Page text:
[rabbitmq-discuss] TCP Backpressure / Flow Control in C# producer

Ulli Berthold - Exactag GmbH berthold at exactag.com
Wed Aug 8 10:29:59 BST 2012


we're running rabbit 2.8.4 / 2.8.5 on 64bit linux servers with 64bit erlang and plenty of memory, and there was no "high watermark" warning in the logs either.
Just to make sure i'm not erring to much - if the rabbit web ui shows a connection as "flow" instead of "running" or "blocked" that does mean it is in flow control (backpressure), correct?



-----Ursprüngliche Nachricht-----
Von: Matthias Radestock [mailto:matthias at rabbitmq.com] 
Gesendet: Mittwoch, 8. August 2012 10:52
An: Ulli Berthold - Exactag GmbH
Cc: Discussions about RabbitMQ
Betreff: Re: AW: AW: AW: [rabbitmq-discuss] TCP Backpressure / Flow Control in C# producer


On 08/08/12 09:35, Ulli Berthold - Exactag GmbH wrote:
> Rabbit does handle it, yes, but it slows down the inbound messages at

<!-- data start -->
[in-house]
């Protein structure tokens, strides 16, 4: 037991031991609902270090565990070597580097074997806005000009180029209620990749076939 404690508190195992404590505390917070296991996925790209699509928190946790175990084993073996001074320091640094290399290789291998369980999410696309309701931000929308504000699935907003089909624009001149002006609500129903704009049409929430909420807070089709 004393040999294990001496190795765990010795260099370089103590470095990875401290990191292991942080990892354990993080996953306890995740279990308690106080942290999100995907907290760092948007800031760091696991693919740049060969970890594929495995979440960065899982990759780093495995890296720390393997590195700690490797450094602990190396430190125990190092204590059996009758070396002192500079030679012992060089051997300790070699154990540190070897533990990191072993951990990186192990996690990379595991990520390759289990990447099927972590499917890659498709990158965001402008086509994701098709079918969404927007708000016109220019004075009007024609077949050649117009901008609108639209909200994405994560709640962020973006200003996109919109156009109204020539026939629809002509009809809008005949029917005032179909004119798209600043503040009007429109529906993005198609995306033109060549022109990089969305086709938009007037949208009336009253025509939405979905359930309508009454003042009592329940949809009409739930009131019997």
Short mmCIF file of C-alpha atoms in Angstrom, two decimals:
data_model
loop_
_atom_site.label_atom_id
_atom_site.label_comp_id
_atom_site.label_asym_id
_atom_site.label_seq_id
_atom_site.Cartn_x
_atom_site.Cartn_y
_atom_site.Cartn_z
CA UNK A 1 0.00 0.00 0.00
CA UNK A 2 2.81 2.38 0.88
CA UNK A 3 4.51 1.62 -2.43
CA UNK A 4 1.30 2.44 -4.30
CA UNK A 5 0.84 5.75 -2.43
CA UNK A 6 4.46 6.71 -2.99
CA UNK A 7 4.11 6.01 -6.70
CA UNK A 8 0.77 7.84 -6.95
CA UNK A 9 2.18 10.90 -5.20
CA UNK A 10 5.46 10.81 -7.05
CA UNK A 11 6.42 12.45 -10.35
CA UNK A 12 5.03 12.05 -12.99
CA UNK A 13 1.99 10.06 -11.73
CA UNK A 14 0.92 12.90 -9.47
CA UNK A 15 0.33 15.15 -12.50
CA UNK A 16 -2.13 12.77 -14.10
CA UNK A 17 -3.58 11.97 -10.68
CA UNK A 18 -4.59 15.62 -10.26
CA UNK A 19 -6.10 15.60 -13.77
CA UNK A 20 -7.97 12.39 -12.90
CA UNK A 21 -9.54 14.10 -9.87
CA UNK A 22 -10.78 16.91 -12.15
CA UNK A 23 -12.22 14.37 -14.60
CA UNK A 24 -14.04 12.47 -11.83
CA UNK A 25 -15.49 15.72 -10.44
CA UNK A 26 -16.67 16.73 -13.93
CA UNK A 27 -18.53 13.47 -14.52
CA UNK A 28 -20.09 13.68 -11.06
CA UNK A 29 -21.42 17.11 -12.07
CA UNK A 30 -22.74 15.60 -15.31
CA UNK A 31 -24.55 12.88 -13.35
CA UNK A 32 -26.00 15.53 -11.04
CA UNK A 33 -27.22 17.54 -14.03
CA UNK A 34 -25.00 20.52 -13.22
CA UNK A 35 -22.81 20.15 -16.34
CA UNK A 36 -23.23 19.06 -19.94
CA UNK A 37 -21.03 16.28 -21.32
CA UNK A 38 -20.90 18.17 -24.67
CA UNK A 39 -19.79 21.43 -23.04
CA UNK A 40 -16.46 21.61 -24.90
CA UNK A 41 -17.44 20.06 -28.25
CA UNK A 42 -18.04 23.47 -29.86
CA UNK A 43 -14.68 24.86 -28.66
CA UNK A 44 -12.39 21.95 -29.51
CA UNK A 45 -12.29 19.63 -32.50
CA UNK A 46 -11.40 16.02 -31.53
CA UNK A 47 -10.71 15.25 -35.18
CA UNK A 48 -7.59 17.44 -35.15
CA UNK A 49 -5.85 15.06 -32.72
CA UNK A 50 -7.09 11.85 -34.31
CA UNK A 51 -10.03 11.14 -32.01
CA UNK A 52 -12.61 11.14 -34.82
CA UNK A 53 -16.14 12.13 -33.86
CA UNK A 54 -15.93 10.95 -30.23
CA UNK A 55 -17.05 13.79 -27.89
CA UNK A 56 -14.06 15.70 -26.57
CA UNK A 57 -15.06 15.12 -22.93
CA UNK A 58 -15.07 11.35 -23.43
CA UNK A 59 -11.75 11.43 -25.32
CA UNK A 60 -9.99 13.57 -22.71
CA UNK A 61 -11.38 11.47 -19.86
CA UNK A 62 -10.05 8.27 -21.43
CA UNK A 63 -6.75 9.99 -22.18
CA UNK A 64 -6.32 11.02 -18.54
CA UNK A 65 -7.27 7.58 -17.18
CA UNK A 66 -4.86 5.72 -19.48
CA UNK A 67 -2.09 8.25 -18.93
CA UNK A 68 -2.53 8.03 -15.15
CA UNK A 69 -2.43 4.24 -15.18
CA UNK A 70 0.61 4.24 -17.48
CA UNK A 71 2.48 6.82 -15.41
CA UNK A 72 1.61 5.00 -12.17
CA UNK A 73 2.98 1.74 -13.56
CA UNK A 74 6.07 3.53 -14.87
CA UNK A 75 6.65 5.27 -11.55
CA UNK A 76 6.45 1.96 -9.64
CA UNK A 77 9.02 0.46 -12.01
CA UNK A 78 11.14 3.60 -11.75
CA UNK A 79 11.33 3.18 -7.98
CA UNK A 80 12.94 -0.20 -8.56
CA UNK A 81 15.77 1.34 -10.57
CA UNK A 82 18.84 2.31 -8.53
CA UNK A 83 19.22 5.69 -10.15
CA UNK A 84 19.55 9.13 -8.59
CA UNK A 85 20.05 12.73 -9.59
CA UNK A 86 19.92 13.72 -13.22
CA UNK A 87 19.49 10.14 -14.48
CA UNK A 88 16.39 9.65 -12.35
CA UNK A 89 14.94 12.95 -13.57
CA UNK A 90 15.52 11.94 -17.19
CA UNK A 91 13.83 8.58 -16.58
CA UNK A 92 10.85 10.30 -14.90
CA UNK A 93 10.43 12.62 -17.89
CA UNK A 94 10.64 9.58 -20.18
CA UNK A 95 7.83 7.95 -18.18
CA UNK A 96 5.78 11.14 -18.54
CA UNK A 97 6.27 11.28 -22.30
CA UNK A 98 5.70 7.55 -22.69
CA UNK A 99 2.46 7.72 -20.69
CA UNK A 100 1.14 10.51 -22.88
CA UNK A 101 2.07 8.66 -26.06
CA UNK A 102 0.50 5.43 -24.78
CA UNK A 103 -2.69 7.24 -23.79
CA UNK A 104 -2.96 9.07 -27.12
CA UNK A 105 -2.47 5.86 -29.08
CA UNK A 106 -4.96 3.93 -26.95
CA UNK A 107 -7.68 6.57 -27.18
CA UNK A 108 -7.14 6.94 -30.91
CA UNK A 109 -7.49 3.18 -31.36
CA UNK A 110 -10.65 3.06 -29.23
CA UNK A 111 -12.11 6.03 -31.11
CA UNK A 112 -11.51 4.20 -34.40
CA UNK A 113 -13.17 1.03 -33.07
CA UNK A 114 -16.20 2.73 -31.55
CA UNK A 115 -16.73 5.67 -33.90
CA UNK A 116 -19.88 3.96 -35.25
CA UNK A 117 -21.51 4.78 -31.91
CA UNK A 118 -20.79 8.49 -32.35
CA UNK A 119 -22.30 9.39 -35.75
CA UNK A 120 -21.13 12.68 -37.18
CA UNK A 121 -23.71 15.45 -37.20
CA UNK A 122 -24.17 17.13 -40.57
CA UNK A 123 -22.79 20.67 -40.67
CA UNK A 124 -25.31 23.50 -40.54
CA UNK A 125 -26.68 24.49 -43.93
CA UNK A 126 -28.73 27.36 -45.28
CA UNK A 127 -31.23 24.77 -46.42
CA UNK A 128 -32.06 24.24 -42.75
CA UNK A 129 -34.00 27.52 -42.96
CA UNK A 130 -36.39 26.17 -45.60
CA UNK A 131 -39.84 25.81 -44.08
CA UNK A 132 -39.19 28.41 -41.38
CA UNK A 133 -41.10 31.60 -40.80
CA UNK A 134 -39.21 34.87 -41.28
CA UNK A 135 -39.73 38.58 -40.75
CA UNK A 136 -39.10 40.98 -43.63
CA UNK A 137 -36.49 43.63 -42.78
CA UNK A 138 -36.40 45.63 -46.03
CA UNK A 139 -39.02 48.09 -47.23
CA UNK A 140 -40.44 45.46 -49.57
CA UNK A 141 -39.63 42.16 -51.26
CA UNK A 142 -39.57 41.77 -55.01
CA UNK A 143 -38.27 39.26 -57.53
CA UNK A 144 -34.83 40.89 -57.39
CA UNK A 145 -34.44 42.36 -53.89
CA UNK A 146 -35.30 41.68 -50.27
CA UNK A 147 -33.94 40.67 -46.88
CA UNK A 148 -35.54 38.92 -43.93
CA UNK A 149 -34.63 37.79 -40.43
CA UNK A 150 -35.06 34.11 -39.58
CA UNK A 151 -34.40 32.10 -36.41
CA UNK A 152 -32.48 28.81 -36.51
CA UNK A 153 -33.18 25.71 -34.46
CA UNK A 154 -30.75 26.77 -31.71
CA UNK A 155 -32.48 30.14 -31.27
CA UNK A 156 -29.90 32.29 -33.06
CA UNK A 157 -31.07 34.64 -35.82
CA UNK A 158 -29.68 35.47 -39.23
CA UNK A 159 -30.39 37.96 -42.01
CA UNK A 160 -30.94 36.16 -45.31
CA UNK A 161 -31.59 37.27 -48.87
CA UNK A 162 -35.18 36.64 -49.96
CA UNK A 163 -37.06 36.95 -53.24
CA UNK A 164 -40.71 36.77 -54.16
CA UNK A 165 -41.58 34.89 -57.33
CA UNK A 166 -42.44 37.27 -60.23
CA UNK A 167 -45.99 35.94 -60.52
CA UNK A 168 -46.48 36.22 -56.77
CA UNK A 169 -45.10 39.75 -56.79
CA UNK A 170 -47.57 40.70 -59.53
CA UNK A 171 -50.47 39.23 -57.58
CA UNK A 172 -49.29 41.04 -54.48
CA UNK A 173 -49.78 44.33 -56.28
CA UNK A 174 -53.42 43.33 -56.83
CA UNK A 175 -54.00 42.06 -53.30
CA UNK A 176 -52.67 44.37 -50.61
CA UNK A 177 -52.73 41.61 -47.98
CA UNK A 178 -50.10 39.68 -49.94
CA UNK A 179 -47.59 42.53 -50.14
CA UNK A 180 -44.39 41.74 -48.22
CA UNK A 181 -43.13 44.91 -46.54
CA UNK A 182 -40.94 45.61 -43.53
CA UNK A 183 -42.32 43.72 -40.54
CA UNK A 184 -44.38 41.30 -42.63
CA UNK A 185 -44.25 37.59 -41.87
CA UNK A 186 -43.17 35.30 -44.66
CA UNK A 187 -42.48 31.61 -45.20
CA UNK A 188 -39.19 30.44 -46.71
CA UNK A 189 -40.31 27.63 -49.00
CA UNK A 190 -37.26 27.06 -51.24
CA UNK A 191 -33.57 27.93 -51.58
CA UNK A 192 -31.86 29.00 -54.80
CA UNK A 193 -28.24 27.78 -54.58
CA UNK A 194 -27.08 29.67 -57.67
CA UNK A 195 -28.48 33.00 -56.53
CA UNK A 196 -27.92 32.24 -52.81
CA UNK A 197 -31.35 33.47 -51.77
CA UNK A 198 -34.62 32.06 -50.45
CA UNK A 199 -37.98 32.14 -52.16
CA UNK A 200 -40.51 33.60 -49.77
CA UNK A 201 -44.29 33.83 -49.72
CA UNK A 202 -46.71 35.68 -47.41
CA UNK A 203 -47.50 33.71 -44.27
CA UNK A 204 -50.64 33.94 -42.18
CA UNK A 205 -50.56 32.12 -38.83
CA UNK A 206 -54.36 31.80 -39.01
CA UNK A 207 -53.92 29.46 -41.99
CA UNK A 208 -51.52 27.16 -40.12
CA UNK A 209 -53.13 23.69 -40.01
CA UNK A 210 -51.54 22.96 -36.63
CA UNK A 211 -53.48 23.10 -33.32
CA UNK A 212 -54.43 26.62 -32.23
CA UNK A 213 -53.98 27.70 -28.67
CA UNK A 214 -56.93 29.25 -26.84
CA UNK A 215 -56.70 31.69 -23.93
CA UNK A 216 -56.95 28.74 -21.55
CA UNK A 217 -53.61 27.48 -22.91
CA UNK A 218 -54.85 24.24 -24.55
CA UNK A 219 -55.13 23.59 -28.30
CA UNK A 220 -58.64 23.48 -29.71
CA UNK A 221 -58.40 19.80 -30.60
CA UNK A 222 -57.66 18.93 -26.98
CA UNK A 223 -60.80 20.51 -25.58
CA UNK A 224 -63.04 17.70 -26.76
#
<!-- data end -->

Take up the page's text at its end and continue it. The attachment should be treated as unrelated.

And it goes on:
> some point (like several million messages in queue, with lots of disk 
> space still available).

With several million messages in the queue you may be hitting the memory limit - the rabbit logs should tell you. Messages have some in-memory footprint *even when paged to disk*.

> We would love a way to disable (or better, suppress) the whole 
> backpressure system until the server is really at its memory and disk 
> limit.

Significant durations of backpressure should only occur when the broker is getting close to the configured limits. You may want to adjust the limits though, as per the docs.

Btw, you are running rabbit 2.8.x, right? Flow control in that is much improved over earlier version.

Also, if you are on Windows, make sure you run the 64-bit version of Erlang R15B01, otherwise memory will be capped at 2GB.

> an alternative to just know when backpressure is applied would help us 
> too because we could temporarily send the next messages through an 
> alternate route.

What I proposed is precisely that - a way to detect backpressure.

> An in-program queue would definitely increase complexity almost beyond 
> the point of usefulness of the queueing system - why use an existing 
> one if I got to build one anyways?

We are talking fifty lines of code here, most of which are boilerplate.


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